Living with MS: How to Have Fun in the Summer, and Beat the Heat!

Patient Expert

Finally, the bitter cold winter is gone As the temperatures heat up, we all tend to want to spend more time outside. However, for those of us with Multiple Sclerosis, we must be careful.

Although spending time outside and soaking up the vitamin D is good for us, too much heat can do us in. I know from experience. For me, heat is one thing that puts me over the edge very quickly. Heat is what causes my symptoms to heighten, and it can cause tremendous amounts of fatigue. To help myself with this, I have discovered (with the help of my mom and friends) ways to keep cool in the summer.

Tip #1: Drink, drink, drink! It is important to keep hydrated, as it reduces pain, fatigue, and it is really good for you! Don’t drink only water though; otherwise, you will lose your electrolytes.

Tip #2: Wear lightweight, loose-fitting clothing. Often, I find myself bringing a “cooler” change of clothes with me. If I am wearing capris and a t-shirt, I will carry a pair of shorts and a tank top with me in case I get too hot.

Tip #3: Wear a cooling vest. “What’s that?” A cooling vest is a vest made to produce cold, to fight the heat. This past summer I was working at the state fair. While I was working there, it was anywhere from 95-110 degrees each day. Of course, I was tired from working, but was also fatigued from the heat! My mom made a vest for me which I could place ice packs in its pockets and wear over or under my shirt. I had to replace the ice packs about every 2 hours, but since I was working somewhere with a freezer, I was able to do so with ease. Cooling vests can either be made (if you are good at sewing) or purchased from a number of places. Another option to a cooling vest, is a wet t-shirt. This can be very helpful, but sometimes unsuitable for certain situations.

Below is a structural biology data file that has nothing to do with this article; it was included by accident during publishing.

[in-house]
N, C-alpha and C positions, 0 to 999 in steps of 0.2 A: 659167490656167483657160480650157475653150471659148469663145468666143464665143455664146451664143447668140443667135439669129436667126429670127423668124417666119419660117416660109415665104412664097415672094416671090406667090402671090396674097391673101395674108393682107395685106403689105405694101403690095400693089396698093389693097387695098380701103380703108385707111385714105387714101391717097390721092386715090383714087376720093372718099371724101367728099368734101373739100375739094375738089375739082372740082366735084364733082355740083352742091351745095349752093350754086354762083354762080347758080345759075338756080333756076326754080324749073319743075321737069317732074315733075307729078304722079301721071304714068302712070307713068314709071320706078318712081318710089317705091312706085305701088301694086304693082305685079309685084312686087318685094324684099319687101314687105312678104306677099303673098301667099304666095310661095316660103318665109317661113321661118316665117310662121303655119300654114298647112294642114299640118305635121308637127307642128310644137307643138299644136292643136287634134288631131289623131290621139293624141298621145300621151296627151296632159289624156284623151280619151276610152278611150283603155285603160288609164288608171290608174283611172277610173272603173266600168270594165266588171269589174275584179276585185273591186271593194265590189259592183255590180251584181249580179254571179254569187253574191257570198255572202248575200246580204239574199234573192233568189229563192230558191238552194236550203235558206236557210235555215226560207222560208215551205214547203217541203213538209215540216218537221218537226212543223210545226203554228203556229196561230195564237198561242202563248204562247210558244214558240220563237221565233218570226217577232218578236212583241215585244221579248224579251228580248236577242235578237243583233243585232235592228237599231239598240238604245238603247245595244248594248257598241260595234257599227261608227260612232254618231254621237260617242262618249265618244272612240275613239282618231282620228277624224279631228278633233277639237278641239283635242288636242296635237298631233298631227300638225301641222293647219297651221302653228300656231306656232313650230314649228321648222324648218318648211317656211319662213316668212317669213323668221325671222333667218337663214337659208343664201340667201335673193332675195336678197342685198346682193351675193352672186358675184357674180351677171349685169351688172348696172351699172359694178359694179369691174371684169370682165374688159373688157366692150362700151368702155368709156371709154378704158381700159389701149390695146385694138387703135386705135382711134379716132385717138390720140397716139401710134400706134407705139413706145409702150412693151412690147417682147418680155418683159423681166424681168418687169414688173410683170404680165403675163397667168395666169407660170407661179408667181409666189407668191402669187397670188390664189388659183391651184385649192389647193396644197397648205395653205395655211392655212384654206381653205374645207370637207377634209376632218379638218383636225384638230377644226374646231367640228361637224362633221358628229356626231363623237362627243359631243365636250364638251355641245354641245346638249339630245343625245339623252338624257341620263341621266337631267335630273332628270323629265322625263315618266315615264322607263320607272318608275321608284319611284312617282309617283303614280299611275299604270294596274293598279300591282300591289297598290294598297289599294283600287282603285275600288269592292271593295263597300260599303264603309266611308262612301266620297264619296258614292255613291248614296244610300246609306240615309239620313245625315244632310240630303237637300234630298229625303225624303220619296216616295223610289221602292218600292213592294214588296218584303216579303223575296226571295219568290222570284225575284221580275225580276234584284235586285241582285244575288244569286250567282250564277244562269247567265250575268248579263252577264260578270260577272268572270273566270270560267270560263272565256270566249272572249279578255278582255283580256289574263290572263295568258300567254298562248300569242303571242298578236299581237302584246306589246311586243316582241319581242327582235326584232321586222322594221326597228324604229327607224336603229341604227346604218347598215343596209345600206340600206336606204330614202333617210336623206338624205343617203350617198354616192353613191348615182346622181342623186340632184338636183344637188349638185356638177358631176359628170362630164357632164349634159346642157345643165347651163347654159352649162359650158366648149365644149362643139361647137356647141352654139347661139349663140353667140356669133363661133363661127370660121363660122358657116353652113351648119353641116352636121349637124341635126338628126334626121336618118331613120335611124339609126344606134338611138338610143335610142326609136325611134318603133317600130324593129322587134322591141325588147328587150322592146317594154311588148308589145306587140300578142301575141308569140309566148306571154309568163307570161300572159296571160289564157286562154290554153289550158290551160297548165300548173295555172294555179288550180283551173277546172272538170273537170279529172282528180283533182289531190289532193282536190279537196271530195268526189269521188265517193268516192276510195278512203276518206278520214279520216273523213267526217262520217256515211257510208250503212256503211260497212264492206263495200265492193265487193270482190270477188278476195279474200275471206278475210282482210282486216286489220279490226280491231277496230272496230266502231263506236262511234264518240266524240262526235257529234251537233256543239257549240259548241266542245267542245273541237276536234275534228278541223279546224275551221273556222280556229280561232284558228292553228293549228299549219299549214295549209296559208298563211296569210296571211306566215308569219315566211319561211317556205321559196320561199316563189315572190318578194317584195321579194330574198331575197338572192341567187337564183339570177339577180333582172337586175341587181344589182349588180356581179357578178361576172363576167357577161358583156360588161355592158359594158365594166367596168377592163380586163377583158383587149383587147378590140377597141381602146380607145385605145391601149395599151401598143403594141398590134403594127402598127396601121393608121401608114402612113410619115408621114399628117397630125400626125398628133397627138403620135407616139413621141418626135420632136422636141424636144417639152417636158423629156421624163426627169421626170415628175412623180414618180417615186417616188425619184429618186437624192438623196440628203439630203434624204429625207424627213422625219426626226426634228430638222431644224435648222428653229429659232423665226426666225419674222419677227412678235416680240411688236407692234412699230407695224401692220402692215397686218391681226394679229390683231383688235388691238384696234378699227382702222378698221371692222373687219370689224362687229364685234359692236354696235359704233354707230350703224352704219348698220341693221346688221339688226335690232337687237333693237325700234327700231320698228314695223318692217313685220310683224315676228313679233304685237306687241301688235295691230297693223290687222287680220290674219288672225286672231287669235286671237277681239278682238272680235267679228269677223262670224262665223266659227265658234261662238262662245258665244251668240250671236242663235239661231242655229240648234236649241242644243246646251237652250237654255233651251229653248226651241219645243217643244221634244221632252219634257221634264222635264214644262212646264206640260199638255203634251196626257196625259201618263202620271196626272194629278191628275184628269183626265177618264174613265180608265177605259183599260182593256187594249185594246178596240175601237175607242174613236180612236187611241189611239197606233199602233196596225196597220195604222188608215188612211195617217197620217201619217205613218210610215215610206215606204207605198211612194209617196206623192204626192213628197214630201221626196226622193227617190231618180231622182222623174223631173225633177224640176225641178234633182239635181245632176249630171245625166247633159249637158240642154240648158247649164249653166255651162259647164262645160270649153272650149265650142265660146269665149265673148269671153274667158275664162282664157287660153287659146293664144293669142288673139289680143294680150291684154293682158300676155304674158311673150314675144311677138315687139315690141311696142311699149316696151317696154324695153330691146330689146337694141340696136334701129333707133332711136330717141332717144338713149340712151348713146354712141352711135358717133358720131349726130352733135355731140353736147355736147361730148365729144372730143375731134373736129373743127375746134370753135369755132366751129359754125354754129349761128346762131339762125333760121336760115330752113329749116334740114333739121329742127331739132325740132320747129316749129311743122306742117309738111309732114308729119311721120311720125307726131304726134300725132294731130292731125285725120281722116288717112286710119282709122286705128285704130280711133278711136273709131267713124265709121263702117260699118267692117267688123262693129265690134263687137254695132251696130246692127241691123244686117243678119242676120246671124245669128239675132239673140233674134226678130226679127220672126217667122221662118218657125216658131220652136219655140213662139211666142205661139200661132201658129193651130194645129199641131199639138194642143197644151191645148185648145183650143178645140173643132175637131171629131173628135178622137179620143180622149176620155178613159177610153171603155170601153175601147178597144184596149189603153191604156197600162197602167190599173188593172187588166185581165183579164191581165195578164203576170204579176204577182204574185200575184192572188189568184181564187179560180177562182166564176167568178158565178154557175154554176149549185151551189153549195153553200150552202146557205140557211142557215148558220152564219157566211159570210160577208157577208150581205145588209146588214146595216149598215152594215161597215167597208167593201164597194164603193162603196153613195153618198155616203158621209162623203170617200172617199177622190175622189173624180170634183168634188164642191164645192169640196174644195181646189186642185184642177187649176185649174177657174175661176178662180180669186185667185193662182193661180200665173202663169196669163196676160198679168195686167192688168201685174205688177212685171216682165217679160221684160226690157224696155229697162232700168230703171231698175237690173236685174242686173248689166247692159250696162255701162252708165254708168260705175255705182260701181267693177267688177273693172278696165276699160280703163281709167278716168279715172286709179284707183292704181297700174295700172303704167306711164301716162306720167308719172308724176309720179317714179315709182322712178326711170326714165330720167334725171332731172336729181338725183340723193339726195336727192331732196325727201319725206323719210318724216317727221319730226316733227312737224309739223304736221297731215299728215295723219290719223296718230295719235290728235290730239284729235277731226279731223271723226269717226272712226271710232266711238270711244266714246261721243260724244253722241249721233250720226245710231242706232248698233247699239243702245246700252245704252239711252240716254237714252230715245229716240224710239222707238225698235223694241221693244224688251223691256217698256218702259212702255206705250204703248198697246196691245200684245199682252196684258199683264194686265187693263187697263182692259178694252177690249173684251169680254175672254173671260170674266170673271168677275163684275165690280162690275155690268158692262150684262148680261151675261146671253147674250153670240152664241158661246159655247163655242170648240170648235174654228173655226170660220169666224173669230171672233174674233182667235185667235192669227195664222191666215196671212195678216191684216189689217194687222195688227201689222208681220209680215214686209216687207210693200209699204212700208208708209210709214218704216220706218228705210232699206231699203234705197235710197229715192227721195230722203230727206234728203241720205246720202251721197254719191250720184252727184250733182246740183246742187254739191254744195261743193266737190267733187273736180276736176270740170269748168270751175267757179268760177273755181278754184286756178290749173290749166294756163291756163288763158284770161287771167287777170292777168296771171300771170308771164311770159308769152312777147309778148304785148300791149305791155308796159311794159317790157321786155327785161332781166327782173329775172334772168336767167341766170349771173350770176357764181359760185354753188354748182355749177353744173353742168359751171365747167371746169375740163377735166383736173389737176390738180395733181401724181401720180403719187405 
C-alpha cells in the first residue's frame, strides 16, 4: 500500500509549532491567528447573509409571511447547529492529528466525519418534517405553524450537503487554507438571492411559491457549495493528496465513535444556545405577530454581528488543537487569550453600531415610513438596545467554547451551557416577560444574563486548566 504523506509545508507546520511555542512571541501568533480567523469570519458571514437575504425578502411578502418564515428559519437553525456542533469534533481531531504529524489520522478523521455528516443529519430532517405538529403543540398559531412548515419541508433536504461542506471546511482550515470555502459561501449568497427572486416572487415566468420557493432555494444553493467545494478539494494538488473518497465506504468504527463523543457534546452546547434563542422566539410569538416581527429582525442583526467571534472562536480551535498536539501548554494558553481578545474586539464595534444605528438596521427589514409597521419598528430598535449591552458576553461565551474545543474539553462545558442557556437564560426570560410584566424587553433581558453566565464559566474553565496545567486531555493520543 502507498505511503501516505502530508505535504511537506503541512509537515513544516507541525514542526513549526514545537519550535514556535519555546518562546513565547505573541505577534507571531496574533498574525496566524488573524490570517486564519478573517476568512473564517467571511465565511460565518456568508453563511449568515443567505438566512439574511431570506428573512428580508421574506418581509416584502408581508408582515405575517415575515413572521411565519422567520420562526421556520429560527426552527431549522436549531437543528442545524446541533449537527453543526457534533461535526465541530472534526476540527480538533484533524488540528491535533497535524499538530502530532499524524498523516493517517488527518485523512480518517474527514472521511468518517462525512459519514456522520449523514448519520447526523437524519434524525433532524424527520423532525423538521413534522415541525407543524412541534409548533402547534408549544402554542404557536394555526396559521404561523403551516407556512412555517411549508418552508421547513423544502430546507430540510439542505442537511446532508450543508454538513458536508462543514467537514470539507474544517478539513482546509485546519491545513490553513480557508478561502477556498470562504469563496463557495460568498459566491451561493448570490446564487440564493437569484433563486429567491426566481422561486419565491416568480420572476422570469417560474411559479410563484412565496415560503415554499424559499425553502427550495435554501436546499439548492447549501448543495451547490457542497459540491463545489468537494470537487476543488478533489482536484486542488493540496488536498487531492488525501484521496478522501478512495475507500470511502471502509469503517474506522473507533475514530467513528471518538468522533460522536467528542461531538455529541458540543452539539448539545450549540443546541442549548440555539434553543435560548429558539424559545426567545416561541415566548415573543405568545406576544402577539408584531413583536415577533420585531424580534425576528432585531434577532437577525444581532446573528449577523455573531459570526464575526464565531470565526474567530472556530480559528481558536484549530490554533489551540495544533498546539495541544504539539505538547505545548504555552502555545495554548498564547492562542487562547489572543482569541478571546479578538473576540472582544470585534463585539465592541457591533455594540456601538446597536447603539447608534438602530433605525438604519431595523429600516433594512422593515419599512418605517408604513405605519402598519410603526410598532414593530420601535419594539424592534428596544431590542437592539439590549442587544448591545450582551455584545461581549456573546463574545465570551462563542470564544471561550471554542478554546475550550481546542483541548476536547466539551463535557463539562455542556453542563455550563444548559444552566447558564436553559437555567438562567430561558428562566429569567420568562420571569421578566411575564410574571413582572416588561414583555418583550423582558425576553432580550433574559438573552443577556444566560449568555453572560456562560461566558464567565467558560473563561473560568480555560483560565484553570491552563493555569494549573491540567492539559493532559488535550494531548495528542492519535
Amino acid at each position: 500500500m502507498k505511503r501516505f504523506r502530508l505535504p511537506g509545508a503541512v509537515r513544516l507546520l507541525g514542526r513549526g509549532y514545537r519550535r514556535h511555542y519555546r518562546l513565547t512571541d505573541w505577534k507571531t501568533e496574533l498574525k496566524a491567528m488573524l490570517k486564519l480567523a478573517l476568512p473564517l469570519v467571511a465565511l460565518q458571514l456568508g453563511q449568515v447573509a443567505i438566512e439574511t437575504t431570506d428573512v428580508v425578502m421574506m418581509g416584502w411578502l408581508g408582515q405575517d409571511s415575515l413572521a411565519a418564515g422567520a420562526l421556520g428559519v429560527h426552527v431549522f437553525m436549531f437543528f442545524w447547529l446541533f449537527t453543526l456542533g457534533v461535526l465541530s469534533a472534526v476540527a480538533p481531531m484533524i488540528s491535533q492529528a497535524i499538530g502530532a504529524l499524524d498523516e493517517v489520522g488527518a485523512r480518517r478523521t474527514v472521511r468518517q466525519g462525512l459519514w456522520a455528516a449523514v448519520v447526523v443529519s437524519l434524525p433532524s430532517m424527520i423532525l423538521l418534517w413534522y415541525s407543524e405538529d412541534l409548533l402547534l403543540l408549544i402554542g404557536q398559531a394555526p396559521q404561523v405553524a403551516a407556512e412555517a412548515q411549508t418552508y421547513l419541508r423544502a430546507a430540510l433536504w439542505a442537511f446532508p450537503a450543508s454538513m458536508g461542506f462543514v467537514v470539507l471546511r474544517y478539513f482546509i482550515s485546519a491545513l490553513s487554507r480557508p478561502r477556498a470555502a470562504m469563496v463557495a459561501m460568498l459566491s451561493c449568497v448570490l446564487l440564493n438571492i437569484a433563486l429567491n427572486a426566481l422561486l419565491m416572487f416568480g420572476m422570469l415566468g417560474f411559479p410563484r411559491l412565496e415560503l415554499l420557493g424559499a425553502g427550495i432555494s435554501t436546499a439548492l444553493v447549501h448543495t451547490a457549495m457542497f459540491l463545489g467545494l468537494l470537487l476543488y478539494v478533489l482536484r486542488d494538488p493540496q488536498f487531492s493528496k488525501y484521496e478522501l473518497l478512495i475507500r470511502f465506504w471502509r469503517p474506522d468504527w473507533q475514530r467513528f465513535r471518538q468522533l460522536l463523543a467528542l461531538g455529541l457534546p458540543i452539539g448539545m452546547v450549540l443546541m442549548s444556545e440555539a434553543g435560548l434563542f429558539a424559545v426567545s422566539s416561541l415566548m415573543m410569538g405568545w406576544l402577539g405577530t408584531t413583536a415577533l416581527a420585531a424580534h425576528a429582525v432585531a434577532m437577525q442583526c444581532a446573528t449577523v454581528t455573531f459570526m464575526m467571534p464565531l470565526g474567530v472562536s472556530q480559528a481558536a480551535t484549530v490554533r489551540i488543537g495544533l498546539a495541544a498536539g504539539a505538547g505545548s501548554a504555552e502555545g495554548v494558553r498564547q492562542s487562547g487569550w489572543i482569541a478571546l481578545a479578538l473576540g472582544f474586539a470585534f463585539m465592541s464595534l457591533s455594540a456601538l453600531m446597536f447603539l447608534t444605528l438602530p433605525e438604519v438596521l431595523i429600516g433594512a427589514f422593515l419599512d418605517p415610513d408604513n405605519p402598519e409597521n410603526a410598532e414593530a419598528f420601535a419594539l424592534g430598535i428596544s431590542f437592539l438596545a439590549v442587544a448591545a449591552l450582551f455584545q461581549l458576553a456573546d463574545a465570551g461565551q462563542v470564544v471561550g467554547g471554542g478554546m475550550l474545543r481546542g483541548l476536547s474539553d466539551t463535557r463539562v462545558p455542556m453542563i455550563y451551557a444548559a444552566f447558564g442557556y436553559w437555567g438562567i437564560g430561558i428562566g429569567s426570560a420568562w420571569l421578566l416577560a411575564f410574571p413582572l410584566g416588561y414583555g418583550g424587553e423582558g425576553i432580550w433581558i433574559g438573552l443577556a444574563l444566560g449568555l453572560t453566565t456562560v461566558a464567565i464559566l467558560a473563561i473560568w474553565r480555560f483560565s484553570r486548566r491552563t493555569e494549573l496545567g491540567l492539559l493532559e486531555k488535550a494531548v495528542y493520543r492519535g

Tip #4: Go swimming! What better summer activity than swimming?! It is great exercise, and it cools you off!

Tip #5: Rest when you need to. Last summer I was participating in a program where we took many field trips. On one particular day, it was roughly 100 degrees and humid. After an hour-long ride on the school bus (no air conditioning), I was spent. I could not participate in the field trip. Instead, I told my leader that I needed to find a cool place to rest. Thankfully, the trip that day was to a high school, and I was able to rest in their front office (which was air conditioned!) as the group toured outside. Sometimes I have to miss out on certain activities to better my health, but in the long run, I would rather be cool, comfortable and healthy, than fatigued, hot, and with other heightened symptoms.

These five tips are only some of the ways to stay cool and active in the heat. Be sure to listen to your body. If you feel yourself getting too hot, find a place to sit where you can beat the heat.